PHILIPSBURG–The Court of First Instance Judge of Instruction ruled on Friday to keep suspended Member of Parliament (MP) Theodore Heyliger in pre-trial detention 60 days with the condition that he will be transferred back to St. Maarten. Heyliger’s lawyers argued that the transfer to Bonaire was uncalled for and illegal.
His return can only be approved by Minister of Justice Cornelius de Weever, who would have to indicate to the Prosecutor that there is space for Heyliger in the Medical ward of the Pointe Blanche Prison. Heyliger was transported to the Judicial Institution Caribbean Netherlands (JICN) in Bonaire on March 1.
Any suspect can be held up to two days from the moment of he or she is detained. After that, the judge of instruction can agree or disagree with the Prosecutor to extend the suspect’s stay behind bars to eight days, followed by another eight plus eight more.
When those 24 days have passed the detention can be prolonged up to 60 days, and eventually, if the investigation is still ongoing, an additional 30 days. Based on the country’s laws, by then the case has to be presented in court, even if it is just a pro-forma hearing where parties present what their intentions are.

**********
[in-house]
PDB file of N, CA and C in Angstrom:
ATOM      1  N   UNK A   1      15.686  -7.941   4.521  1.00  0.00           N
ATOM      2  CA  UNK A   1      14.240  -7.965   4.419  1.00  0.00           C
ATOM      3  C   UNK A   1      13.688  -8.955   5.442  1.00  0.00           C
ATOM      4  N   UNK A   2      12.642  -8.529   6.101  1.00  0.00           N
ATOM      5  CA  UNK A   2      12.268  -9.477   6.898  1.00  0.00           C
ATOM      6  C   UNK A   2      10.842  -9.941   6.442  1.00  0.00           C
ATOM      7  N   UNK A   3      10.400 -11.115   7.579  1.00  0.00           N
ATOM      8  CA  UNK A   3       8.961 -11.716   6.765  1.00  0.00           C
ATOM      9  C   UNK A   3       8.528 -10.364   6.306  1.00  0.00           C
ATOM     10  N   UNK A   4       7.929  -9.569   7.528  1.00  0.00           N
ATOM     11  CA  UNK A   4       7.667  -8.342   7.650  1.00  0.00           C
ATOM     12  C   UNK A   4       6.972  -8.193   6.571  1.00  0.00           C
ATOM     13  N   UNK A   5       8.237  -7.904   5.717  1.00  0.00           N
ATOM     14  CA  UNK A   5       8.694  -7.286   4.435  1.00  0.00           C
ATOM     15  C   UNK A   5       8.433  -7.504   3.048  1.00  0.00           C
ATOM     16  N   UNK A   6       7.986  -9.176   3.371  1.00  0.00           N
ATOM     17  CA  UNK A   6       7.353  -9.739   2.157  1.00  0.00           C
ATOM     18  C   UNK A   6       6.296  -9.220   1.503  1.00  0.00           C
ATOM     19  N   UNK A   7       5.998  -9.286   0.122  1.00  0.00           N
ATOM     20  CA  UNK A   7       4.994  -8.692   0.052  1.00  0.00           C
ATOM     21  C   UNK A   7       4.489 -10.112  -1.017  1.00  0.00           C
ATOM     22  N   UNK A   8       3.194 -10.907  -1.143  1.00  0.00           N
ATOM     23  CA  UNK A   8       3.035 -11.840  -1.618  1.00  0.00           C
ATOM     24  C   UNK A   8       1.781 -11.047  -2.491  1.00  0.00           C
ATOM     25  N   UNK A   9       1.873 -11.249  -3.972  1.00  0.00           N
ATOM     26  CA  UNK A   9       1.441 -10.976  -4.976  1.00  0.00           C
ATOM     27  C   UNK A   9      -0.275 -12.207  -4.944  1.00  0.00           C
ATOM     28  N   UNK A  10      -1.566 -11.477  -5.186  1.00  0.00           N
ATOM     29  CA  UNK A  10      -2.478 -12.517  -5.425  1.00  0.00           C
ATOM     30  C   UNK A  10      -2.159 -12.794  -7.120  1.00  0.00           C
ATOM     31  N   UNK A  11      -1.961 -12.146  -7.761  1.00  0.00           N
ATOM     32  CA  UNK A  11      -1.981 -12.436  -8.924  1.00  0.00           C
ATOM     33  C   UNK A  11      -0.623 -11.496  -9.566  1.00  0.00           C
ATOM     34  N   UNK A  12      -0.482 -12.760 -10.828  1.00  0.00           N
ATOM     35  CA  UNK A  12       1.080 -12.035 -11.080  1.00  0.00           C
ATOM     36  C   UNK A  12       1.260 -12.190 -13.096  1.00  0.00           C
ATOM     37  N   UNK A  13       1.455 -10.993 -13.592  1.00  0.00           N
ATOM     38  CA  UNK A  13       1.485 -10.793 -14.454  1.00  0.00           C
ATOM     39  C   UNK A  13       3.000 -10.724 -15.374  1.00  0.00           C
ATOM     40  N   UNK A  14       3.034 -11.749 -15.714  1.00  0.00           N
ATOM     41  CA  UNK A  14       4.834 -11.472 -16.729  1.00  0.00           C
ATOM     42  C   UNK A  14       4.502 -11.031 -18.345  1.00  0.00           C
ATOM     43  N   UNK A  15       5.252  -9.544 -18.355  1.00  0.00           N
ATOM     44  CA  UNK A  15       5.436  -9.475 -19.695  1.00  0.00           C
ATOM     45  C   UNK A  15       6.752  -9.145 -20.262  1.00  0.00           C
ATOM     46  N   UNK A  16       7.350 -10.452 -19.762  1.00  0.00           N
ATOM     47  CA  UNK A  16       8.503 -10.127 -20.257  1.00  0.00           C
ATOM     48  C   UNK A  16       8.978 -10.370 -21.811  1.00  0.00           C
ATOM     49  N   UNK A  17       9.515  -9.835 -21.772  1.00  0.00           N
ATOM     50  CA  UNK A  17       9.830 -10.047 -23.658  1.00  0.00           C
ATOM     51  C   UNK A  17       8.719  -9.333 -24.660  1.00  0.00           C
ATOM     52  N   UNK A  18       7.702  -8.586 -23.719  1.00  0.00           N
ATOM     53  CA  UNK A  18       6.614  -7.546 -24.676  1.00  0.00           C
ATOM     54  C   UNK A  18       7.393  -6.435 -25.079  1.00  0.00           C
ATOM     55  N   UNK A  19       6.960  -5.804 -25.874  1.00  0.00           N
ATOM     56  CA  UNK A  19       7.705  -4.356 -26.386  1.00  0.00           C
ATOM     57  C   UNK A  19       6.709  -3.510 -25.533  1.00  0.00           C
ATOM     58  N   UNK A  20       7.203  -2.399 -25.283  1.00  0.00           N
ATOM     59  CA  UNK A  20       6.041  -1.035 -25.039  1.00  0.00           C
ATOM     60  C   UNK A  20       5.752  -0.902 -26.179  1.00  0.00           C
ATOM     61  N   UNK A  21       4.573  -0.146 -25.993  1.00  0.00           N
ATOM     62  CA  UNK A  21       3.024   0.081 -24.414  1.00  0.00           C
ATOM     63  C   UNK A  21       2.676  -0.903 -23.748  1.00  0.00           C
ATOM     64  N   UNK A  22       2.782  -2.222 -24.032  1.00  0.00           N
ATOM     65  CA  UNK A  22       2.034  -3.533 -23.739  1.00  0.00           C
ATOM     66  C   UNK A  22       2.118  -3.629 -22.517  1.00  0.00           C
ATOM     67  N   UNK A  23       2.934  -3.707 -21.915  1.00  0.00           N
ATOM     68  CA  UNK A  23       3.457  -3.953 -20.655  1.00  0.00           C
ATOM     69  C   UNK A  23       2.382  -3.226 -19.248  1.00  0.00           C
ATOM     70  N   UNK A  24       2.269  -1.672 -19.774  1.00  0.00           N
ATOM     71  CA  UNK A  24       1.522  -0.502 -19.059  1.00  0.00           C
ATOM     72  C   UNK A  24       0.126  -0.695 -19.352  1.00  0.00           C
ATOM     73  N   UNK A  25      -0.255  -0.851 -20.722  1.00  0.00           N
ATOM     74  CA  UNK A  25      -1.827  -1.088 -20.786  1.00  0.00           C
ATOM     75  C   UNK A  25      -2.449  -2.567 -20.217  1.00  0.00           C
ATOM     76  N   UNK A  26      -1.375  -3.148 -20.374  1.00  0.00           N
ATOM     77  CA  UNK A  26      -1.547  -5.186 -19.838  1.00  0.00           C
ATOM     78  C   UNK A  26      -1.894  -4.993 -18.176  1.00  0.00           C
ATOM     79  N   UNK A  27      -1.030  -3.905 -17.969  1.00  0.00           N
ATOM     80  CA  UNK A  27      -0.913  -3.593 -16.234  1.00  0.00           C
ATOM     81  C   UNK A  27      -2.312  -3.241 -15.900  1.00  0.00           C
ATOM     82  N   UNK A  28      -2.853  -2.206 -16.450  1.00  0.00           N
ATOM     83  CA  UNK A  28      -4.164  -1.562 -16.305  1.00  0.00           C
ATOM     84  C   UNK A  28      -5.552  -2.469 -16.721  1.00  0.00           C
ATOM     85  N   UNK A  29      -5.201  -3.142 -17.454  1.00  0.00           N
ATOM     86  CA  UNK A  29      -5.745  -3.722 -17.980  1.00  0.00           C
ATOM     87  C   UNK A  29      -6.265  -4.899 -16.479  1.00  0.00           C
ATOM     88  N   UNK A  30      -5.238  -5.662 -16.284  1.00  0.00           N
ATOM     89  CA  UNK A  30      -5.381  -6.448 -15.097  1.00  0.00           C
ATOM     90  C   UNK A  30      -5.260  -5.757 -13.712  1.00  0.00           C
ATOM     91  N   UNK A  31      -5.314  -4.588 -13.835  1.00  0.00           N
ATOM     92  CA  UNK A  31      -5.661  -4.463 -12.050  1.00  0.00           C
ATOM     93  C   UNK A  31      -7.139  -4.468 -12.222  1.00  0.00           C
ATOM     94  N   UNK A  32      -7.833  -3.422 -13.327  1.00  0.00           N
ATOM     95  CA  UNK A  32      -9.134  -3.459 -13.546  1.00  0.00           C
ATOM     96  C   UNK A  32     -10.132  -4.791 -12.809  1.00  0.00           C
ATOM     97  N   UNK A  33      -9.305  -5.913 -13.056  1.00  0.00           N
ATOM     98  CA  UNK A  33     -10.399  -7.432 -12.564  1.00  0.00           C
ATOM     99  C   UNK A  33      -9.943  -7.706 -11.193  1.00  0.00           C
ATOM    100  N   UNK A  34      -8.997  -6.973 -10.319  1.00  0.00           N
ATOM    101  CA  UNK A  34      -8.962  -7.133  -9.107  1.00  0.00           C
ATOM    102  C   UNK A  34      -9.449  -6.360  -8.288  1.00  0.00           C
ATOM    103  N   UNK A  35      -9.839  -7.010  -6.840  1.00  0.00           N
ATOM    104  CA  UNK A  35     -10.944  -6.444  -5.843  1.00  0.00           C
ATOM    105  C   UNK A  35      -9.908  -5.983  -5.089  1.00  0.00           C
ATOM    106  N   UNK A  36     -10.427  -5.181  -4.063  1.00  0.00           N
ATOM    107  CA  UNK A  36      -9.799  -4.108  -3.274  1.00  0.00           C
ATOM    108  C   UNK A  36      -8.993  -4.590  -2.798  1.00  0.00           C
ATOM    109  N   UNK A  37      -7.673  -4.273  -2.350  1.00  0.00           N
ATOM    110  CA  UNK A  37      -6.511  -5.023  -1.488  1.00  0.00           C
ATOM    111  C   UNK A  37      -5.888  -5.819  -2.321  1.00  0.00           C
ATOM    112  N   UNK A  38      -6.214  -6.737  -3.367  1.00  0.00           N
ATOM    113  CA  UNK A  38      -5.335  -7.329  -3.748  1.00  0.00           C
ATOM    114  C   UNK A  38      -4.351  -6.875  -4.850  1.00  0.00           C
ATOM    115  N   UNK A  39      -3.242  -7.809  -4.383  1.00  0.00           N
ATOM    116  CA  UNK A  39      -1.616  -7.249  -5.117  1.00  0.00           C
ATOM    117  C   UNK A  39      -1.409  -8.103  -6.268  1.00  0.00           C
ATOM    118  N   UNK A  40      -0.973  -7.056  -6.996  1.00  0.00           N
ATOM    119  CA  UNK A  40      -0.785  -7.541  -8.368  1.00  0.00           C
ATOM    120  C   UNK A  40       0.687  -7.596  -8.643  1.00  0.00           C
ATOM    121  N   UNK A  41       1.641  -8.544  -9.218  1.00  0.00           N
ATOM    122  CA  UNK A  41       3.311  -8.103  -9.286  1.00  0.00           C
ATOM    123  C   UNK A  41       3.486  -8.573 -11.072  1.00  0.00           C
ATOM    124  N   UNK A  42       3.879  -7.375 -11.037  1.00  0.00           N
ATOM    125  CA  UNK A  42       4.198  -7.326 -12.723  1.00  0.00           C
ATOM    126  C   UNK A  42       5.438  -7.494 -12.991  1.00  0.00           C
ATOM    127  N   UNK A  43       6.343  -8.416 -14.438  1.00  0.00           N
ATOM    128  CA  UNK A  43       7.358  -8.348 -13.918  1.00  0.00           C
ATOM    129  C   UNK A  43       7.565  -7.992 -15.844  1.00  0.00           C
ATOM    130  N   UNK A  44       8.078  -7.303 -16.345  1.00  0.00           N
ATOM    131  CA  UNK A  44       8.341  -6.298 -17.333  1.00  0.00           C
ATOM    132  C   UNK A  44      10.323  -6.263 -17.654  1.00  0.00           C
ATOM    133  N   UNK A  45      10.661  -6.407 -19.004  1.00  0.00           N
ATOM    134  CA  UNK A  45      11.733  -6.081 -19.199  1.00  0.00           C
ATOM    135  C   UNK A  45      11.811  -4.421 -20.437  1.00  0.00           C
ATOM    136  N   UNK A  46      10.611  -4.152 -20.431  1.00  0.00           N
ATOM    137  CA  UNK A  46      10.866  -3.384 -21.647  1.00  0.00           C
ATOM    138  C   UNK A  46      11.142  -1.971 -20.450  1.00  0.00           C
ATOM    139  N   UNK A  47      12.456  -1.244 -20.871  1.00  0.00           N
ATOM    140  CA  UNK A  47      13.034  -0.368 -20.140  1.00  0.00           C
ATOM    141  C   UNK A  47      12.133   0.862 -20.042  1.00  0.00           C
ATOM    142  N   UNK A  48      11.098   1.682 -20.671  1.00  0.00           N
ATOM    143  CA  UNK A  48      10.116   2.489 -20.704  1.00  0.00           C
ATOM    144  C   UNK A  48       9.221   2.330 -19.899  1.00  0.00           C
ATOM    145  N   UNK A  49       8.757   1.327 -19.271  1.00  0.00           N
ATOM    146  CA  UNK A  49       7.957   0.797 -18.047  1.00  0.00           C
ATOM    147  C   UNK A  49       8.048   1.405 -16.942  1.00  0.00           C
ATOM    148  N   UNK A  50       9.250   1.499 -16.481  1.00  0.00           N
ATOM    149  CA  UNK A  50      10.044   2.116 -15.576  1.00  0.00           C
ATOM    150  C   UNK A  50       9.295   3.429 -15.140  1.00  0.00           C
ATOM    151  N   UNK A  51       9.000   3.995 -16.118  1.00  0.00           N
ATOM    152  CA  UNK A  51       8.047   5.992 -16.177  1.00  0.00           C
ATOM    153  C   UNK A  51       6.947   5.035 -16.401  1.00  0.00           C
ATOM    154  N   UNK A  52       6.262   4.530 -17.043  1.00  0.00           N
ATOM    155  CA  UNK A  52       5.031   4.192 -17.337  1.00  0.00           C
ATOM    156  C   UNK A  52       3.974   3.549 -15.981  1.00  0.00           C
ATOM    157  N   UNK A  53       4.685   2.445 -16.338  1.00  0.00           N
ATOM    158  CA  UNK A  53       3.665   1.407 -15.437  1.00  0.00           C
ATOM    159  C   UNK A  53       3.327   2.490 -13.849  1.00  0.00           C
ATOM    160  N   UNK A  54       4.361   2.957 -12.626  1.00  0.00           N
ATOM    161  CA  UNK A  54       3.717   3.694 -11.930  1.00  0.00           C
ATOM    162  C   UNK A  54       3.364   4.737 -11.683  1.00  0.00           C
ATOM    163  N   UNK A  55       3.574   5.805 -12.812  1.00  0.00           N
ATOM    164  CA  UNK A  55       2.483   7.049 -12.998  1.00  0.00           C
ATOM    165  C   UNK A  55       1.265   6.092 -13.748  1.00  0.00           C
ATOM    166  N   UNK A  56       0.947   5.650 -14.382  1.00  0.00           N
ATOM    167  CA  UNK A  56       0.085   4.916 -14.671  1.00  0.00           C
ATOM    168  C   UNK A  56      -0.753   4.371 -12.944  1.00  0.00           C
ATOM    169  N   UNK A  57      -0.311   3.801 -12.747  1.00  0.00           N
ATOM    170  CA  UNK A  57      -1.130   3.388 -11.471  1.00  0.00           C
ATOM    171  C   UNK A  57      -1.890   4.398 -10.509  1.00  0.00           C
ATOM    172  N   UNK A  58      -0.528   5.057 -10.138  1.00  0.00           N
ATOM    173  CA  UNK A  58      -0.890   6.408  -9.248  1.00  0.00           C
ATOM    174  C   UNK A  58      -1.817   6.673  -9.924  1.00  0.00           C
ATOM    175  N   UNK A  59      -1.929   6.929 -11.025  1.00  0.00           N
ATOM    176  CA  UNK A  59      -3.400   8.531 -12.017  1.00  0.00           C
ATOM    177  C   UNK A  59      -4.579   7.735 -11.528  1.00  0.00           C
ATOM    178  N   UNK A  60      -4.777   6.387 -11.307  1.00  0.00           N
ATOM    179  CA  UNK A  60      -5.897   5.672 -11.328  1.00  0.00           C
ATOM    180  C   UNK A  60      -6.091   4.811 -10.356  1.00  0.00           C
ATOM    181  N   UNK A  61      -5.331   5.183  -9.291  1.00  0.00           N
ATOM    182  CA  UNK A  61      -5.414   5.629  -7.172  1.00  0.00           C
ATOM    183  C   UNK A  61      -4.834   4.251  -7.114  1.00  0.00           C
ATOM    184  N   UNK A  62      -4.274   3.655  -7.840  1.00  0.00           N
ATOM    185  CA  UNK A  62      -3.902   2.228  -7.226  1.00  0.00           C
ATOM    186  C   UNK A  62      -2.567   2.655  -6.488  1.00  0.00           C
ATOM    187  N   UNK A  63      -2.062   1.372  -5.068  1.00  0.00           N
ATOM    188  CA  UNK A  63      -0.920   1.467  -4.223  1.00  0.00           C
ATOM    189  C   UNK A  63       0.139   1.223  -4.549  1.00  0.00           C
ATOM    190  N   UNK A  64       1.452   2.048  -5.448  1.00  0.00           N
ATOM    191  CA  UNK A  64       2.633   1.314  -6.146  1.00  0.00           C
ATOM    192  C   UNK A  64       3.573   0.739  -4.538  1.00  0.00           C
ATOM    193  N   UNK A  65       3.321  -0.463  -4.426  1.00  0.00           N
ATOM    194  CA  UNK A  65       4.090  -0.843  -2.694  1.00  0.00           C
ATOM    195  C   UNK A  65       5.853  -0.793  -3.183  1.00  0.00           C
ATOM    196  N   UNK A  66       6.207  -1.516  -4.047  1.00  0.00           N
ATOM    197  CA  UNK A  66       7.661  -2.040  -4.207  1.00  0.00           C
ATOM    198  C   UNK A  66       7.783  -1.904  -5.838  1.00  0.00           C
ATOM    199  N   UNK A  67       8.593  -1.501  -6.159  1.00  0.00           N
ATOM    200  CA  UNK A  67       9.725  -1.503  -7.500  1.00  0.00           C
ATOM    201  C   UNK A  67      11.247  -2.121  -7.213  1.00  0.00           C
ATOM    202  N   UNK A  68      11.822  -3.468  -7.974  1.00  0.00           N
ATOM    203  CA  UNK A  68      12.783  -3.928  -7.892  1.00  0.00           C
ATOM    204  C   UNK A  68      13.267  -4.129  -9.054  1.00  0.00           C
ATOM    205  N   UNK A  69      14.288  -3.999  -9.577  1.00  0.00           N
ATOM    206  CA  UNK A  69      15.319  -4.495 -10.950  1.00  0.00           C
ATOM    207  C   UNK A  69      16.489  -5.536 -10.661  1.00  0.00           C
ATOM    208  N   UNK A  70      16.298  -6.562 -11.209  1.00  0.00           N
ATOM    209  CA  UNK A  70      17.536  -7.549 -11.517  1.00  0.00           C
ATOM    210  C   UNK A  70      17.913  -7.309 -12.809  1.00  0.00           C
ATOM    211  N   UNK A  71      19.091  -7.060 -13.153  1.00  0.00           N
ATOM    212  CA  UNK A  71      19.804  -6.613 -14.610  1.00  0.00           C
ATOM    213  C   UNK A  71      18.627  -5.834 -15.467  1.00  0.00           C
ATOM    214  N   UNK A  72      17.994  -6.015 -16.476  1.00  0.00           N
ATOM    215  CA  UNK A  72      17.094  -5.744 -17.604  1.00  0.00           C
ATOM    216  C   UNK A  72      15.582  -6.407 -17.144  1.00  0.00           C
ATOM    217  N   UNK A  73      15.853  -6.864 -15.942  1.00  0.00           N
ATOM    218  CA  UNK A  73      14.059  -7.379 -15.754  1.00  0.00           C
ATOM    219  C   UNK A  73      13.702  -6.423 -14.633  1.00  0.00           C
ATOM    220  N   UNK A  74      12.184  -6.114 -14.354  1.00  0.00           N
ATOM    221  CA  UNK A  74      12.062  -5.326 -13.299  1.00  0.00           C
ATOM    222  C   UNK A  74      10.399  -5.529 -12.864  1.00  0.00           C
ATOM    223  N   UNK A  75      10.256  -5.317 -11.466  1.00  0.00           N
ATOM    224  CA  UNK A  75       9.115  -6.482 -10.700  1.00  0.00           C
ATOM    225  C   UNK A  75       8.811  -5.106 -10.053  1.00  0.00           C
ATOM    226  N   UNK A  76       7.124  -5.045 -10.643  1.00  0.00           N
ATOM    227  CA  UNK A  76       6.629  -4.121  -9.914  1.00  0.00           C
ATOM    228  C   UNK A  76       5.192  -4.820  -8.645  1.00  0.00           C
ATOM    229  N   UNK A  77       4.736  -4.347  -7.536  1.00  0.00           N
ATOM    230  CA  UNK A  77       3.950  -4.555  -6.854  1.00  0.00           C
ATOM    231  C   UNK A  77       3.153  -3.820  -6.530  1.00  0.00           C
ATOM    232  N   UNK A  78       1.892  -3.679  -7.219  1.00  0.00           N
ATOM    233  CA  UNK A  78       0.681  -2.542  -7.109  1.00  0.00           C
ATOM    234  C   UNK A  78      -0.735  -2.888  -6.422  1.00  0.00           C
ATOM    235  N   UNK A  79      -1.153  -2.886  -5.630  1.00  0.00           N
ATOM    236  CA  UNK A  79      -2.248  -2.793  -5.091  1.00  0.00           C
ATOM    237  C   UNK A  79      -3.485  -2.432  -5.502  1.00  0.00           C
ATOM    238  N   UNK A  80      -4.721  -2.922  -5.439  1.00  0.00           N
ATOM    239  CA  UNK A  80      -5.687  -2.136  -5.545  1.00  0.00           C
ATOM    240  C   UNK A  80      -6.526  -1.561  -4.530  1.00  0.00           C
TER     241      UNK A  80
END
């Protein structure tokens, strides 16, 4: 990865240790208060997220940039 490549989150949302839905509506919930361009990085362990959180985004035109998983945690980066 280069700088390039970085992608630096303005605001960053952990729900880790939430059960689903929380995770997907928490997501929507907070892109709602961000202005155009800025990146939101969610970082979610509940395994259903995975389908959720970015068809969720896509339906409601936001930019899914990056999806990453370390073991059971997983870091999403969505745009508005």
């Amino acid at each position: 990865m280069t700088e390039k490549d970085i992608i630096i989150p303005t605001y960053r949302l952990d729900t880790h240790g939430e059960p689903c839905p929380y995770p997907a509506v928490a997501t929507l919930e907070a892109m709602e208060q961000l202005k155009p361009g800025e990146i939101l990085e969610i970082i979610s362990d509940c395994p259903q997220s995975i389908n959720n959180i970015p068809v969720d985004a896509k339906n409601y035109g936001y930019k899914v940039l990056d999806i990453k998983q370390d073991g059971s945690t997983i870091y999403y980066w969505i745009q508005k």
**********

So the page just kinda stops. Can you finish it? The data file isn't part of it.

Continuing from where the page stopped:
The Prosecutor’s Office issued a new policy regarding the detention of inmates that was also communicated to the public. This policy aims to safeguard proper adherence to basic human-rights standards. As a consequence, a suspect can only remain at the Philipsburg police headquarters for a maximum of 10 days. Minors may not be detained for longer than three days regardless of the crime.
The maximum capacity in the Pointe Blanche prison has been set at 70 inmates and prosecutors frequently scrutinise detention conditions. The Prosecutor’s Office had to release three prisoners last week Friday because overpopulation had led to human rights violations. These three prisoners had already served most of their prison time and were set to be released in March.
Heyliger was held in pre-trial detention at the Philipsburg police headquarters in interest of the Llarimar investigation; he had been arrested on February 19. The Prosecutor’s Office said via its spokesman at the time that Heyliger could not stay longer at the police station, as it would violate his right to humane detention. Therefore, as a solution, he would be housed in Bonaire, which was the closest facility to St. Maarten with sufficient capacity.